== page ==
In his inaugural message, Han explained, “We at Deep Rooted Tree believe that our cultural foundation lies in our native culture. We believe that our culture will grow more lushly when this native culture can manifest its hidden value that has been belittled through history, without withering in the shade of high-brow culture that doesn’t touch us or being overwhelmed by the sweeping popular culture of our times, thereby meeting harmoniously with the progress achieved through change.

“And we believe that only when our culture grows in such a way will we be able to live well in stable minds and comfortable livelihoods amidst change. And, above all, we think that world culture can advance further when our culture grows vigorously as one of its streams.”

As publisher and executive editor, Han revealed that Korea’s native language, environment, education as the “vehicle of cultural development” and the arts as the “skin of culture” would be central to the magazine’s content. Considering that Korea was undergoing rapid development, with its rural culture recklessly destroyed, it was a solemn manifesto to safeguard and document the nation’s native cultural legacies for readers.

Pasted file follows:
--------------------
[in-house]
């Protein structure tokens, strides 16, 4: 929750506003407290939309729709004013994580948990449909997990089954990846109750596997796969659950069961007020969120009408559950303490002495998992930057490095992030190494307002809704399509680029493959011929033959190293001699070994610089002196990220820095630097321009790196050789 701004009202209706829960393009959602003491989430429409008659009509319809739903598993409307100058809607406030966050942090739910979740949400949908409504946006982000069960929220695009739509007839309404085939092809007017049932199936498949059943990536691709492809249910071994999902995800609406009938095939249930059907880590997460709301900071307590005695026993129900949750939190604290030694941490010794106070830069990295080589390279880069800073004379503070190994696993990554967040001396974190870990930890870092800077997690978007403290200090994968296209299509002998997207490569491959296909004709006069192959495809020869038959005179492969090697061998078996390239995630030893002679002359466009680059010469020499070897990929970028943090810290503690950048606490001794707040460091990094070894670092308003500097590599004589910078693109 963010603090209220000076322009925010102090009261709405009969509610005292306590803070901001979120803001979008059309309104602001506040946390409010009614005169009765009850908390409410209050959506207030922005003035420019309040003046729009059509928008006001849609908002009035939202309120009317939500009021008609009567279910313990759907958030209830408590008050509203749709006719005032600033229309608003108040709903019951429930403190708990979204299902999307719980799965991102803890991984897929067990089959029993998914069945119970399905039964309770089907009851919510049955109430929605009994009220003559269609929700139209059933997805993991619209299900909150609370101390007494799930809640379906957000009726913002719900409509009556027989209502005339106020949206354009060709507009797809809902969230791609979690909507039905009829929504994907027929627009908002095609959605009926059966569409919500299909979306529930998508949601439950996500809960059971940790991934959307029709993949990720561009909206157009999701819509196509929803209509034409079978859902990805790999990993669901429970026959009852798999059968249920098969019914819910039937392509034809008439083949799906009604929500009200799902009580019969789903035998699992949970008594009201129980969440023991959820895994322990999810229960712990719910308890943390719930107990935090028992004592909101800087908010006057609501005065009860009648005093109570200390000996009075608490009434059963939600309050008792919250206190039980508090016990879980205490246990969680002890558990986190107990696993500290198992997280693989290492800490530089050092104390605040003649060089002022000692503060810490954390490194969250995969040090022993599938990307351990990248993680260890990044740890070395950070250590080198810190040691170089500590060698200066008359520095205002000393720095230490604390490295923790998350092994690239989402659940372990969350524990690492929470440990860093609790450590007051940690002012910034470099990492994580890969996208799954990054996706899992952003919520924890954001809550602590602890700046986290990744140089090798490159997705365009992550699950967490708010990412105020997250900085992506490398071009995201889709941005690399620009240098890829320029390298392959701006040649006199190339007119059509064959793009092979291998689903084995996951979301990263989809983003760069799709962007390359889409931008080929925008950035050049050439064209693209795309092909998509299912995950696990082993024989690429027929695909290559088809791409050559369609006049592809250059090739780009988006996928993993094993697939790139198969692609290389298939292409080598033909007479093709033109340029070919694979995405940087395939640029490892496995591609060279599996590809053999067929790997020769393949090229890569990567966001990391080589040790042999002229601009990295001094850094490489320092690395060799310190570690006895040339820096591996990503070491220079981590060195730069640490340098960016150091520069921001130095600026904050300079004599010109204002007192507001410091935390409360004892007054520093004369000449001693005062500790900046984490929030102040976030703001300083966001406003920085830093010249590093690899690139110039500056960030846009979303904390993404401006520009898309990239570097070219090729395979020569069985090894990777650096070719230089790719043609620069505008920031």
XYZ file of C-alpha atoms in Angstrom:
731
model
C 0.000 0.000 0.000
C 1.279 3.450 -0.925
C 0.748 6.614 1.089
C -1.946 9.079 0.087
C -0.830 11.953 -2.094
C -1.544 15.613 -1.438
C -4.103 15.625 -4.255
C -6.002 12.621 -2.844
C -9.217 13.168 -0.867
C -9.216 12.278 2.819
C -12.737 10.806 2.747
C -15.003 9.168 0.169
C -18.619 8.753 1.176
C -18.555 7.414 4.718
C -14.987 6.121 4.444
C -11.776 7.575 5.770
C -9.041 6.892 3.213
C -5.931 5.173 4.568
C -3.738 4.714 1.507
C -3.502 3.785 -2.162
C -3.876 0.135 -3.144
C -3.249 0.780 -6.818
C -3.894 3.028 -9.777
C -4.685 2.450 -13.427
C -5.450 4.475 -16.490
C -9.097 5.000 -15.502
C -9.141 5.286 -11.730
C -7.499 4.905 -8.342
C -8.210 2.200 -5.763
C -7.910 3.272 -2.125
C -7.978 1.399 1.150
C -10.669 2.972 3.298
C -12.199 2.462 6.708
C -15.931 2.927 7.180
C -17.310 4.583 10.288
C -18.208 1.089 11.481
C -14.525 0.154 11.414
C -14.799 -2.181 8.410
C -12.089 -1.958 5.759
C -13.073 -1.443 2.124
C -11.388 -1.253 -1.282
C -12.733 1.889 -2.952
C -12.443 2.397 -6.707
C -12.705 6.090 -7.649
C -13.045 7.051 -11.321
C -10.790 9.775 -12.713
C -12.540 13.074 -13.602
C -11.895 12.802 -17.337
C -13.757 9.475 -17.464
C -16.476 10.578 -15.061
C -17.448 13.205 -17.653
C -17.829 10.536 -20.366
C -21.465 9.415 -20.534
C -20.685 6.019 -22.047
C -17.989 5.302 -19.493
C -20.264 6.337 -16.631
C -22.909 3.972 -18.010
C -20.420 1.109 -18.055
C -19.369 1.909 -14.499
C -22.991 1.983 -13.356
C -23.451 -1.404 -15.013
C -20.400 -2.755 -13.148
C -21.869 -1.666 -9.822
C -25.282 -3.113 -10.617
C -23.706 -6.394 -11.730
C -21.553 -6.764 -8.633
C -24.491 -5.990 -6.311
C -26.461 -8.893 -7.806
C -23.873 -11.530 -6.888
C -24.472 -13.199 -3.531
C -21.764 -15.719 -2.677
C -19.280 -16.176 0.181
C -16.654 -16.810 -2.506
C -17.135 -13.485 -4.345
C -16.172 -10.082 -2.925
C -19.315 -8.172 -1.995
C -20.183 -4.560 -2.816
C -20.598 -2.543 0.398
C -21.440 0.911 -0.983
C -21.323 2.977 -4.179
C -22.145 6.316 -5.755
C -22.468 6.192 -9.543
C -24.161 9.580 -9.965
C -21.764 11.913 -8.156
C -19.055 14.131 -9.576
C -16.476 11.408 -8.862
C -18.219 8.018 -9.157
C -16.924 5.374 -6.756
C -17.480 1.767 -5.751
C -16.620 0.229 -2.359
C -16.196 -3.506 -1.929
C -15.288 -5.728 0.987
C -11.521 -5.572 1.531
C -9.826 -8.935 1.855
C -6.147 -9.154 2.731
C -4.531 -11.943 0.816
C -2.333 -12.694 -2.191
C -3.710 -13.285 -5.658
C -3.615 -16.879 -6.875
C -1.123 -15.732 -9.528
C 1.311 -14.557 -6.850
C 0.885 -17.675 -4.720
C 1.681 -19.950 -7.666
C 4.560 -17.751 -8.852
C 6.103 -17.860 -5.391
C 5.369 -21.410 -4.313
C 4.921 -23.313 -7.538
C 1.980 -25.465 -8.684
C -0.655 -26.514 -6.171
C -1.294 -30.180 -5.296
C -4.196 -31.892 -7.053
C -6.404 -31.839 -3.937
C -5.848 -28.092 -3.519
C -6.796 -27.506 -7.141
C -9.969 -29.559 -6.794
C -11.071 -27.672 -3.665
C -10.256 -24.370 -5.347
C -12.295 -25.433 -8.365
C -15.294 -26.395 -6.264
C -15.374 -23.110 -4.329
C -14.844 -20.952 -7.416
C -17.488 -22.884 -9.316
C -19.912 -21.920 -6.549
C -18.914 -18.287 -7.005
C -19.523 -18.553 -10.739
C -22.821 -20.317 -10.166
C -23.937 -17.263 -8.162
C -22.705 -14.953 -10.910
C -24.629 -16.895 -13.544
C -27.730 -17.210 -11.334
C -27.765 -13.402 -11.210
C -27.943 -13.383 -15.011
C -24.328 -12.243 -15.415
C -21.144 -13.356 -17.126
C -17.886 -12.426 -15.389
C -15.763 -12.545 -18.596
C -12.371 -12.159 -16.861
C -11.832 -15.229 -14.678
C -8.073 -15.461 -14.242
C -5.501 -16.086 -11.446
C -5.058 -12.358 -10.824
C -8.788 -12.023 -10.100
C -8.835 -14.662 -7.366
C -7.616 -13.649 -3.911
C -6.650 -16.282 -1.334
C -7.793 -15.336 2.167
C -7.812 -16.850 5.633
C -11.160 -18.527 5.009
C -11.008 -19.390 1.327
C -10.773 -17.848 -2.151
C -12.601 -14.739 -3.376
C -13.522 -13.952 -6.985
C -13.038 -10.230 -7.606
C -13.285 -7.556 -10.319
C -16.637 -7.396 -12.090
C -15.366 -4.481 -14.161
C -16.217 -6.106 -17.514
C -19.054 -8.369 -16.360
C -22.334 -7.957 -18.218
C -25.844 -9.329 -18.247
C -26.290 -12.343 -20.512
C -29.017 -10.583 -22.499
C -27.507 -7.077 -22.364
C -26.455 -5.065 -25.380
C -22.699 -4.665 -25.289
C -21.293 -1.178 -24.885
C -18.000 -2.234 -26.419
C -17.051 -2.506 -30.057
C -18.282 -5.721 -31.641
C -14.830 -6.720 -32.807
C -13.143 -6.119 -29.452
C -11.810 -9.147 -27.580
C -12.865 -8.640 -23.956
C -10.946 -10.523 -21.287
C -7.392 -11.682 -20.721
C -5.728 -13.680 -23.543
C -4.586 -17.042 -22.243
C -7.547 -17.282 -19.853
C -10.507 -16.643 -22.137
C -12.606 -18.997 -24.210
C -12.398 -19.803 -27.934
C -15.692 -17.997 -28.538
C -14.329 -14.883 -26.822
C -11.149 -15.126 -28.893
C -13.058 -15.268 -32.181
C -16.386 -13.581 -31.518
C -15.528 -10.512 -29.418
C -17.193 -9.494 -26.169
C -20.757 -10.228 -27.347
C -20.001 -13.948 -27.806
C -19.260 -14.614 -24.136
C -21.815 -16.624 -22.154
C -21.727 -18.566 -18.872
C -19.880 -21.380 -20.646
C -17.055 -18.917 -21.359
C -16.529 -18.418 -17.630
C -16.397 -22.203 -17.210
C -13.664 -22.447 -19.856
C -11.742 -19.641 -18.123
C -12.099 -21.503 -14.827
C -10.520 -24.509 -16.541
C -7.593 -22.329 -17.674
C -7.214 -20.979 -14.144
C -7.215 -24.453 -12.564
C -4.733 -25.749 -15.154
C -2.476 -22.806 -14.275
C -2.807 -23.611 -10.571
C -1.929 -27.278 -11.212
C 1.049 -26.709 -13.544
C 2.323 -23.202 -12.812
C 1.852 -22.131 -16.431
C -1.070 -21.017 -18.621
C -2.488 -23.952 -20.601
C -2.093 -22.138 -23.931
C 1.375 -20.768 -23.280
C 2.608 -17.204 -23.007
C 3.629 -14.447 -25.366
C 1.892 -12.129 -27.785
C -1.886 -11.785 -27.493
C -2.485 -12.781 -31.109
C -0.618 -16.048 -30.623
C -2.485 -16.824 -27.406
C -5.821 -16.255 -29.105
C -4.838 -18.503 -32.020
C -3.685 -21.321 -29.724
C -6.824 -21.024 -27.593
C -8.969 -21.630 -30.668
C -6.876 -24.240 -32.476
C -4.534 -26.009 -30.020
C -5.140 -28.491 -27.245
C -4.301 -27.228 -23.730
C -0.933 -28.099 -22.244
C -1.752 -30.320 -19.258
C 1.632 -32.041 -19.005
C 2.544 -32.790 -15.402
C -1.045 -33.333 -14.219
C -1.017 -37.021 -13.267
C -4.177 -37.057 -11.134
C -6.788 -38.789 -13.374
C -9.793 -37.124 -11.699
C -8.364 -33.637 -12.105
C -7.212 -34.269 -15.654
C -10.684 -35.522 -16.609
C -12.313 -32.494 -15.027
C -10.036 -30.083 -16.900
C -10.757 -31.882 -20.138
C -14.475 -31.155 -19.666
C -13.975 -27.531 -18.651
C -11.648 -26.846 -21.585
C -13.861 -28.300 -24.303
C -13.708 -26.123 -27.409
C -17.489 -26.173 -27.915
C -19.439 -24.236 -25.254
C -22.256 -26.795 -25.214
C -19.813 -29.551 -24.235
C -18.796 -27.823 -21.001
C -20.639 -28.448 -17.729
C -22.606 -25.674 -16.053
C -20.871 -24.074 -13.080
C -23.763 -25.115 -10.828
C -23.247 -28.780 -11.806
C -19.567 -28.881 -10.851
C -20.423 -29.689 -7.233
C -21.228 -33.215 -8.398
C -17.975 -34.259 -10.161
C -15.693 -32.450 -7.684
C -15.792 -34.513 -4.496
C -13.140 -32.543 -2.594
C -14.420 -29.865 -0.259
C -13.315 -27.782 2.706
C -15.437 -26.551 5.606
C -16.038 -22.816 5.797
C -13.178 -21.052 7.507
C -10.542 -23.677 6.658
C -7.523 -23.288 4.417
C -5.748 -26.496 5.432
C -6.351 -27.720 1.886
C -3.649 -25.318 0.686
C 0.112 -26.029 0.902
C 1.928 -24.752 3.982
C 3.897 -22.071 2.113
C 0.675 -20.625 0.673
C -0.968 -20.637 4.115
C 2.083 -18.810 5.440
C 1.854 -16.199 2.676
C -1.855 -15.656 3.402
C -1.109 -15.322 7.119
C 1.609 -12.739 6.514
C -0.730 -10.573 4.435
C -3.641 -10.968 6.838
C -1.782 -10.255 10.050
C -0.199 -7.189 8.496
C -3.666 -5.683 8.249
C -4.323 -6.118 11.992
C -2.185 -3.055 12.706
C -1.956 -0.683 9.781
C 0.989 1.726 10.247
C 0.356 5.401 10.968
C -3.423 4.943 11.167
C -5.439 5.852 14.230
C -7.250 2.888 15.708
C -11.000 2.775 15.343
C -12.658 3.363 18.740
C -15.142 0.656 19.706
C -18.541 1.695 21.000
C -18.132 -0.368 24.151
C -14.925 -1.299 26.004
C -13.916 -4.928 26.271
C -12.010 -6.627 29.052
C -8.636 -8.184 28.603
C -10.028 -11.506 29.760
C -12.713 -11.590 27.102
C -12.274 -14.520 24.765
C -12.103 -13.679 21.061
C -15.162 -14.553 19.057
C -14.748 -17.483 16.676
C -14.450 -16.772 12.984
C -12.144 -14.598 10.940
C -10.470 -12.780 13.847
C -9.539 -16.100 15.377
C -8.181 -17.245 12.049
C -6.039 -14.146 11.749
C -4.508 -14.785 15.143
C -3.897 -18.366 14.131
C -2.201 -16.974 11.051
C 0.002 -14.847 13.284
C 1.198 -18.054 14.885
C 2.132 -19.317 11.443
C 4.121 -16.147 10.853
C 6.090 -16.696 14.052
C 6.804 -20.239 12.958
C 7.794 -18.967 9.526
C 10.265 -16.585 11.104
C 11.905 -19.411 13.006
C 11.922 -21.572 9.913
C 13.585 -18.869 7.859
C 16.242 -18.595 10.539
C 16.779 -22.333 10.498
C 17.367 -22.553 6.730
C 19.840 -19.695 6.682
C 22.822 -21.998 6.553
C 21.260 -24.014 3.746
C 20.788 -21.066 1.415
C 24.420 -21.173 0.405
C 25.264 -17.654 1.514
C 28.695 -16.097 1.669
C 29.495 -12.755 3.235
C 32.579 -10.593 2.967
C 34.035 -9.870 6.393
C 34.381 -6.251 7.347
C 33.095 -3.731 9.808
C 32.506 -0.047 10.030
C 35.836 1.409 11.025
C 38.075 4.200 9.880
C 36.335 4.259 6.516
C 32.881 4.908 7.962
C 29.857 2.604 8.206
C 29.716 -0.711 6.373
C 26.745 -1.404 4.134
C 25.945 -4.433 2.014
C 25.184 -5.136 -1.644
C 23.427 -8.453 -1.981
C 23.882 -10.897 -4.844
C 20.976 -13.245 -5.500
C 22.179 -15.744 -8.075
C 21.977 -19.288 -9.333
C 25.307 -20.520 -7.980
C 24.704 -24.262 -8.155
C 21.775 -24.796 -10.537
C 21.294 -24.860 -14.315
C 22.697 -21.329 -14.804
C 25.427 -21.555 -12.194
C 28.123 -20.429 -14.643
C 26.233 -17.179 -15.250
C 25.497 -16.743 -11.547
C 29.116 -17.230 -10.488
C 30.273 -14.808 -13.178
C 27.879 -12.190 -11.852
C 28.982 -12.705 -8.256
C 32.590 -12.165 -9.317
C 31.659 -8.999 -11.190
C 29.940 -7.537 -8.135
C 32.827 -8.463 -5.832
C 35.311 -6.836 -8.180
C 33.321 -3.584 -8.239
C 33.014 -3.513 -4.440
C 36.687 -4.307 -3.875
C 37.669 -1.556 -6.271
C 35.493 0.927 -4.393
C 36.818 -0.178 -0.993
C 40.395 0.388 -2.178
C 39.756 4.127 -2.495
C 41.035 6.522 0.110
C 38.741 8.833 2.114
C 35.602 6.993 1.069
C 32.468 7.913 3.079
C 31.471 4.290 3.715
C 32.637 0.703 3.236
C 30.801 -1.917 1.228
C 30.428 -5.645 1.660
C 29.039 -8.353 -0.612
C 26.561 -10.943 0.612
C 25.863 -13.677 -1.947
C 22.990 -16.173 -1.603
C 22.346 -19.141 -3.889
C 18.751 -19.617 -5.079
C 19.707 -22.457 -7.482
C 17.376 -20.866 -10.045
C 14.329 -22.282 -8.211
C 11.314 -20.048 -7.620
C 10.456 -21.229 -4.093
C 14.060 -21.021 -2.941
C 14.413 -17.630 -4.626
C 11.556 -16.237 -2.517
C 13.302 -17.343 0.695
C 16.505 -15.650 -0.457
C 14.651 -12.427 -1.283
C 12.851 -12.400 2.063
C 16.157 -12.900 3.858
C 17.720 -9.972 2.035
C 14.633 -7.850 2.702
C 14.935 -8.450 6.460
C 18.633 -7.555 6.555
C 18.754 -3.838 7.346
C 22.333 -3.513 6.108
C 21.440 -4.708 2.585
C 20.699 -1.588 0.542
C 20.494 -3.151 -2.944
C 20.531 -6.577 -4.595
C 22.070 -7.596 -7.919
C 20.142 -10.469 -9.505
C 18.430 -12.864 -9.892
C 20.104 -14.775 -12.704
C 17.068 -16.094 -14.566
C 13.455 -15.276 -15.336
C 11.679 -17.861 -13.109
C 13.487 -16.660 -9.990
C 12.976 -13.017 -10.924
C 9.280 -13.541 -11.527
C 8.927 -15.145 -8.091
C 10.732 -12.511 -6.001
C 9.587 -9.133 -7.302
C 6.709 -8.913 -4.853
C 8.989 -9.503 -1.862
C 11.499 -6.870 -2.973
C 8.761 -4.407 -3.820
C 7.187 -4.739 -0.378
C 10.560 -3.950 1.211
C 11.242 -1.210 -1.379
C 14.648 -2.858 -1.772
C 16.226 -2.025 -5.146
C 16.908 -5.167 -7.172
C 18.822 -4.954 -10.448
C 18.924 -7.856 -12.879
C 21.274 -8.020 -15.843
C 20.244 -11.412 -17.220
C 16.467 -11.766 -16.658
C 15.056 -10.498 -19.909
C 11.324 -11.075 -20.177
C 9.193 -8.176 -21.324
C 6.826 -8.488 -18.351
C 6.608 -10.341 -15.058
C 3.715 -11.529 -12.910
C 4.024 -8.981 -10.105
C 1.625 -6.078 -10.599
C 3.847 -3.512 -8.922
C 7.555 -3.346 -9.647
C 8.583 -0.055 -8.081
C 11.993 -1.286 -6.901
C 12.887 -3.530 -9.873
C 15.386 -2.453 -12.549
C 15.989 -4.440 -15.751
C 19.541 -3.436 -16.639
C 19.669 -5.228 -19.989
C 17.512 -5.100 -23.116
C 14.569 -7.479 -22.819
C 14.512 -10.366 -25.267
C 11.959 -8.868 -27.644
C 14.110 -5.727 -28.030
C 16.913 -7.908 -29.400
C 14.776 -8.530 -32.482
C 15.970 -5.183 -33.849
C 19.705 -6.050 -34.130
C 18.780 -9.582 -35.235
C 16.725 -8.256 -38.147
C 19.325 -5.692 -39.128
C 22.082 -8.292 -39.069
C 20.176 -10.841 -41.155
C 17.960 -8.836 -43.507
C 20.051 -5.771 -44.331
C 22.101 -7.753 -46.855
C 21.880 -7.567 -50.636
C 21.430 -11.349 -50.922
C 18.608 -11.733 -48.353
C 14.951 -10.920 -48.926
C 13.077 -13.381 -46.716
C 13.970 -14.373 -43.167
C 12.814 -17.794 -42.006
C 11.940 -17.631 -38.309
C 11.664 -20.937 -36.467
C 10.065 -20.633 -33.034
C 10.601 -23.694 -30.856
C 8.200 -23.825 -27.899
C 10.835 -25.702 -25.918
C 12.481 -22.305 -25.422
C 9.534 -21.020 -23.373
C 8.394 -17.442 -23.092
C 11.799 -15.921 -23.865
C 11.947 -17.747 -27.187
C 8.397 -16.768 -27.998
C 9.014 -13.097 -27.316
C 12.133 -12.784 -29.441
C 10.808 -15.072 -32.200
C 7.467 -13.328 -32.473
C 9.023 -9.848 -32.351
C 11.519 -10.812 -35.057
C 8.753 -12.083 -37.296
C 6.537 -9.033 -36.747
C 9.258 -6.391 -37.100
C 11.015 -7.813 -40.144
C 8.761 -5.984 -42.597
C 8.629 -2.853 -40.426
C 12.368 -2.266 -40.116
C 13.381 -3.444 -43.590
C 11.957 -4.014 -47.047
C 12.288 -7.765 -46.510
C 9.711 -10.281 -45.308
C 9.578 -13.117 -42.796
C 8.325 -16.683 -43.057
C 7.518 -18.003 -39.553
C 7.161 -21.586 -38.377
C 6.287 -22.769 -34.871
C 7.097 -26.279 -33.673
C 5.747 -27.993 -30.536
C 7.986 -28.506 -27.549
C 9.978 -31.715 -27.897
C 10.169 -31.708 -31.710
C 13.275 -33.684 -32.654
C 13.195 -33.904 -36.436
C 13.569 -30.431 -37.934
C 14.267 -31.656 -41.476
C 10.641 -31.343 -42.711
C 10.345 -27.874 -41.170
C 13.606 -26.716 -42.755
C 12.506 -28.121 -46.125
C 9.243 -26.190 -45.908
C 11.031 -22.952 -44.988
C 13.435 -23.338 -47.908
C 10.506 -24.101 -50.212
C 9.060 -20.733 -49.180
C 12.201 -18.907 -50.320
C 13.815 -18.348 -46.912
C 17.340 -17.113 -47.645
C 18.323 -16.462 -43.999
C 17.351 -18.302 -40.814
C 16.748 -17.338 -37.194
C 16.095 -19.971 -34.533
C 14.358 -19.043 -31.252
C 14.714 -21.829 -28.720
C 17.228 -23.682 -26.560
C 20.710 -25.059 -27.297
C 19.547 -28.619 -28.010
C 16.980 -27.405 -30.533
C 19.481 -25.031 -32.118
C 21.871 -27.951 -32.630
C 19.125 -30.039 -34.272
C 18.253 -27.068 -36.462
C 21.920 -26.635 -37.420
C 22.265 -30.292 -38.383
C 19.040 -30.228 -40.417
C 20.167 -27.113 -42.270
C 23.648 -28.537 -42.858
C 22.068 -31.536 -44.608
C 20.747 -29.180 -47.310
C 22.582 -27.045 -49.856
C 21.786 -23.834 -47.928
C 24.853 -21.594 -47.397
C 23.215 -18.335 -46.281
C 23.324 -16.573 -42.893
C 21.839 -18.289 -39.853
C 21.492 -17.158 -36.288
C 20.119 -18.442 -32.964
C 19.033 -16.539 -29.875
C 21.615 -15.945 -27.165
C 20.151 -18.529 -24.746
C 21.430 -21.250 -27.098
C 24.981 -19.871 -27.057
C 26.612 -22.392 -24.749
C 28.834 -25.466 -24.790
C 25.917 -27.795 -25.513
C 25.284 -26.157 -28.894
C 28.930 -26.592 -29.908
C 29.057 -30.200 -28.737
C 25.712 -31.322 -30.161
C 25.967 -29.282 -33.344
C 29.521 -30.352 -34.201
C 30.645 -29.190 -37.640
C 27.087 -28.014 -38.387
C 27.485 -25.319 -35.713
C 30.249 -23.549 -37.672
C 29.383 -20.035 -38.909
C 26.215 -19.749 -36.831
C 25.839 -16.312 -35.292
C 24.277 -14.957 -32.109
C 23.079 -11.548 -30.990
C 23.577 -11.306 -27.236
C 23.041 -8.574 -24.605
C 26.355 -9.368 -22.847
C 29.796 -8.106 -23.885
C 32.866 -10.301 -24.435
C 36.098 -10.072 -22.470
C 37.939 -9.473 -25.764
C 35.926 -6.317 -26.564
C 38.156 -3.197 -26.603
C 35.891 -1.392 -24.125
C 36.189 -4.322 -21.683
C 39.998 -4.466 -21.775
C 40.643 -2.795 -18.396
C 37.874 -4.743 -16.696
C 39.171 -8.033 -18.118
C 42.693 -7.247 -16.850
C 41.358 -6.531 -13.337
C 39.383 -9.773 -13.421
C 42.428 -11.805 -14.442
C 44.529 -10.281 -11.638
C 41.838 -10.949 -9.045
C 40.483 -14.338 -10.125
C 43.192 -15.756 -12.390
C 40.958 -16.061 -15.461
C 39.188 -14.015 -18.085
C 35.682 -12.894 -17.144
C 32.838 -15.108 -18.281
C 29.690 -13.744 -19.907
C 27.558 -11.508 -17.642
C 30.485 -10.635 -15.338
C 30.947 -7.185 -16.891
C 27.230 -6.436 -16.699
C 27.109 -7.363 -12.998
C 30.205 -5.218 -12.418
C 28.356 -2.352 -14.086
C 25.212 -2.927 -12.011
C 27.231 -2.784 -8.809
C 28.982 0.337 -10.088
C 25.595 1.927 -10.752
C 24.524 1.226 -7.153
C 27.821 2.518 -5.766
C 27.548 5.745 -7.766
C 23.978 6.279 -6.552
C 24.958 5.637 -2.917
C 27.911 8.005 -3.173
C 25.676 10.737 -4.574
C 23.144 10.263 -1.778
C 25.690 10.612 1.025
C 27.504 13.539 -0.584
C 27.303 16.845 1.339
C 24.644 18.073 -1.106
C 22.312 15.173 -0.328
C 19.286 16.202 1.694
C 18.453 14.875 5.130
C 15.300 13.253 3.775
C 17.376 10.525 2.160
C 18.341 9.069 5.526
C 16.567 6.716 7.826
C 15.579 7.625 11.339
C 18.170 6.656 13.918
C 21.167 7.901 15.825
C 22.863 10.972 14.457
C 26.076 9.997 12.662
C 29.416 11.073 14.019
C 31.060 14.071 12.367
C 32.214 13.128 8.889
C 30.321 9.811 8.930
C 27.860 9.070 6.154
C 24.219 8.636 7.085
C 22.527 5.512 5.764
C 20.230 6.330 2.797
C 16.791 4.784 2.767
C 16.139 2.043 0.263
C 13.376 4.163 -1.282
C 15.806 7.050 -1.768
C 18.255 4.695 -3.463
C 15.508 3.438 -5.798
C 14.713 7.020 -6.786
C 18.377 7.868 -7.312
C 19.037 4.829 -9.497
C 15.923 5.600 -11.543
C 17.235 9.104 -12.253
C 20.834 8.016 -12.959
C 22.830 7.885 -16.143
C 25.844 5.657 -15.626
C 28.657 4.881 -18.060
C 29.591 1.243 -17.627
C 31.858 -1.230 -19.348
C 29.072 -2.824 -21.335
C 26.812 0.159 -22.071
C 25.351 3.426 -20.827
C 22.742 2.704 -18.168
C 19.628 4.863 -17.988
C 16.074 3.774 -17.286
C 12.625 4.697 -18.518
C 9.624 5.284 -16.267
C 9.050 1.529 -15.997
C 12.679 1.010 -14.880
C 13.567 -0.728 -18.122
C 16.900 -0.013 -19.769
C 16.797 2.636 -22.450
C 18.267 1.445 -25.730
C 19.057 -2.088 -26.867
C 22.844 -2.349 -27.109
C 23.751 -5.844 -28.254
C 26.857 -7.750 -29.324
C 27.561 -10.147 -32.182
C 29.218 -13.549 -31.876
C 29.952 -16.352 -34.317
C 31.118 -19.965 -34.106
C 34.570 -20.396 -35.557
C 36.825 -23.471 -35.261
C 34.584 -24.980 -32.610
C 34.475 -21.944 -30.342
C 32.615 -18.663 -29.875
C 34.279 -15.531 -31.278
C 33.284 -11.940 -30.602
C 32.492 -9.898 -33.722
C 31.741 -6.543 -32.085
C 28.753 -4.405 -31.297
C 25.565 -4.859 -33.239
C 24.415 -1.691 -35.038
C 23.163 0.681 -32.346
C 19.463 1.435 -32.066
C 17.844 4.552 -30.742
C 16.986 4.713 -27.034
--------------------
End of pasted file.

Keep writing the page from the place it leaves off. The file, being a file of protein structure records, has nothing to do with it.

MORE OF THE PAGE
Han and his staff especially focused on the healthy and correct usage of Korean language and script. Back in the 1970s, most publications in the country adhered to the conventional mixed use of Chinese characters and Japanese idioms and terms, and vertical writing. The commitment by Han’s magazine required no less than a revolutionary endeavor. It often led to heated debates between editors and with contributing writers, the results even overbearing some readers as well.

Han, an avid student of native Korean vocabulary and grammar, manned the front line of the debate. It was not in vain. The “Deep Rooted Tree style,” represented by pure Hangeul and horizontal writing, gradually took root. Today it is widely adopted as the standard style in all types of publications.